Scientists Discovered The Oldest Human Plague. It Took Down Neolithic Farmers And Changed Europe’s History

A team of researchers from France, Sweden, and Denmark have identified a new strain of Yersinia pestis, the bacteria that causes plague, in DNA extracted from 5,000-year-old human remains. Their analyses, publishing December 6 in the journal Cell, suggest that this strain is the closest ever identified to the genetic origin of plague. Their work also suggests that plague may have been spread among Neolithic European settlements by traders, contributing to the settlements' decline at the dawn of the Bronze Age.

A 5,000-year-old mass grave harbors the oldest plague bacteria ever found

DNA from an ancient strain of the plague-causing bacterium could help uncover the origins of the deadly disease.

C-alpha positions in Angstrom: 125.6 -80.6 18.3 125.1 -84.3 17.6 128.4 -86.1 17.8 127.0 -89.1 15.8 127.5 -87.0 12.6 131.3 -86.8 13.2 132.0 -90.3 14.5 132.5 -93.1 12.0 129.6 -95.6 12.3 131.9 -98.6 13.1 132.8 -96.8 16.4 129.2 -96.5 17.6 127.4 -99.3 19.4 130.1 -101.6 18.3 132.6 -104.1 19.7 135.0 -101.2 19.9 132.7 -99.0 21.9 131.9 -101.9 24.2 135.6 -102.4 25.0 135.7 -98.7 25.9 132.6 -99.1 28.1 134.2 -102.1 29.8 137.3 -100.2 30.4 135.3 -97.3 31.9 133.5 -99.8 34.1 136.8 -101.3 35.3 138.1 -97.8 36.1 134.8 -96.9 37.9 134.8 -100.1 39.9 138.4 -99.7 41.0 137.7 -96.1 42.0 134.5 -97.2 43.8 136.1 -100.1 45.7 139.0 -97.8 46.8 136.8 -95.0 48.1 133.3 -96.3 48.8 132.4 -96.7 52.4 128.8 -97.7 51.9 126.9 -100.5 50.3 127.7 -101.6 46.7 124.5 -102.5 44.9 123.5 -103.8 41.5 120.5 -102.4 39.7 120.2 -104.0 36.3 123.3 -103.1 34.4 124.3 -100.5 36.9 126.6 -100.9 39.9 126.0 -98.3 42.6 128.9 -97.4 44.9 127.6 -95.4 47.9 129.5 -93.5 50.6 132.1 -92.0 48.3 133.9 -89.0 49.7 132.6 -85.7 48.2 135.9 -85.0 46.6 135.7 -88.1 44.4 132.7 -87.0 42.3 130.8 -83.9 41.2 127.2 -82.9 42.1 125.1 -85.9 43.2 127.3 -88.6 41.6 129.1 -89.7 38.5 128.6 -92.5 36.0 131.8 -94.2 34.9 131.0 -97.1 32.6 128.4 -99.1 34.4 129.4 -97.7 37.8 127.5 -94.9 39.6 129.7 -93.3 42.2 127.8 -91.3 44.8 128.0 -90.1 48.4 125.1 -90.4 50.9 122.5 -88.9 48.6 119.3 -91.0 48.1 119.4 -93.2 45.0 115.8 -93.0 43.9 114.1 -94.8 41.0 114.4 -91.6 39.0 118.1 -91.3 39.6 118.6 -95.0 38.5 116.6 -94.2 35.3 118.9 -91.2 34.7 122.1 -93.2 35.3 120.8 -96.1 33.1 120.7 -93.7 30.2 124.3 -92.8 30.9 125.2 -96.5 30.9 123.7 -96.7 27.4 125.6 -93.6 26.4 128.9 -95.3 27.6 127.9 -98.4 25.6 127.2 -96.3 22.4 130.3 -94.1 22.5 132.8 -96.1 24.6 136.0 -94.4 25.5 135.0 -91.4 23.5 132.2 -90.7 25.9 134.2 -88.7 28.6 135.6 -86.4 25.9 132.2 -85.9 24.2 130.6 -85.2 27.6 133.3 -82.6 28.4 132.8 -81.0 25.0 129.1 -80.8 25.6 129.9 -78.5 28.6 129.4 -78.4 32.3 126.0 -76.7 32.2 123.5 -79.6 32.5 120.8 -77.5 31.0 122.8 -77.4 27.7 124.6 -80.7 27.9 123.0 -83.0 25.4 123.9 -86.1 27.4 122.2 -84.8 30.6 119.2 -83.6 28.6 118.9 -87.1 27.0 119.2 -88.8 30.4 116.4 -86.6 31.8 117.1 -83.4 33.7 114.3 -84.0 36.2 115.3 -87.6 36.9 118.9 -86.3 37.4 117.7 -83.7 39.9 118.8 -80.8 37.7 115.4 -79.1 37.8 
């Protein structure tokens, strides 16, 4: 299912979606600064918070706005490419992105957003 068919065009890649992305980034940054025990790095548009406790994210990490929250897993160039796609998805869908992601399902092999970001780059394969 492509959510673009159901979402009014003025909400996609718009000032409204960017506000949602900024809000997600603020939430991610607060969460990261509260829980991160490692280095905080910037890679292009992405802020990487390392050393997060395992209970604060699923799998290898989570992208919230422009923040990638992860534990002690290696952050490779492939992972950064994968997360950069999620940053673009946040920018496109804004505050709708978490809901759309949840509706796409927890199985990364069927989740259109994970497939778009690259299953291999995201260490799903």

Thu 6 Dec 18 from ScienceNews

An ancient strain of plague may have led to the decline of Neolithic Europeans

A team of researchers from France, Sweden, and Denmark have identified a new strain of Yersinia pestis, the bacteria that causes plague, in DNA extracted from 5,000-year-old human remains. Their ...

Thu 6 Dec 18 from Phys.org

An ancient strain of plague may have led to the decline of Neolithic Europeans, Thu 6 Dec 18 from ScienceDaily

Scientists find oldest evidence of black plague in 5,000-year-old human remains

The remains of a 20-year-old woman found in Sweden may help scientists retrace the origin of the deadly disease.

Fri 7 Dec 18 from ZME Science

Ancient, Unknown Strain of Plague Found in 5,000-Year-Old Tomb in Sweden

In a nearly 5,000-year-old tomb in Sweden, researchers have discovered the oldest-known strain of the notorious bacterium Yersinia pestis.

Thu 6 Dec 18 from Livescience

Newly discovered plague strain may have decimated Stone Age settlements in Europe

Scientists have discovered one of the earliest and most primitive strains of bacteria responsible for pneumonic plague.

Thu 6 Dec 18 from UPI

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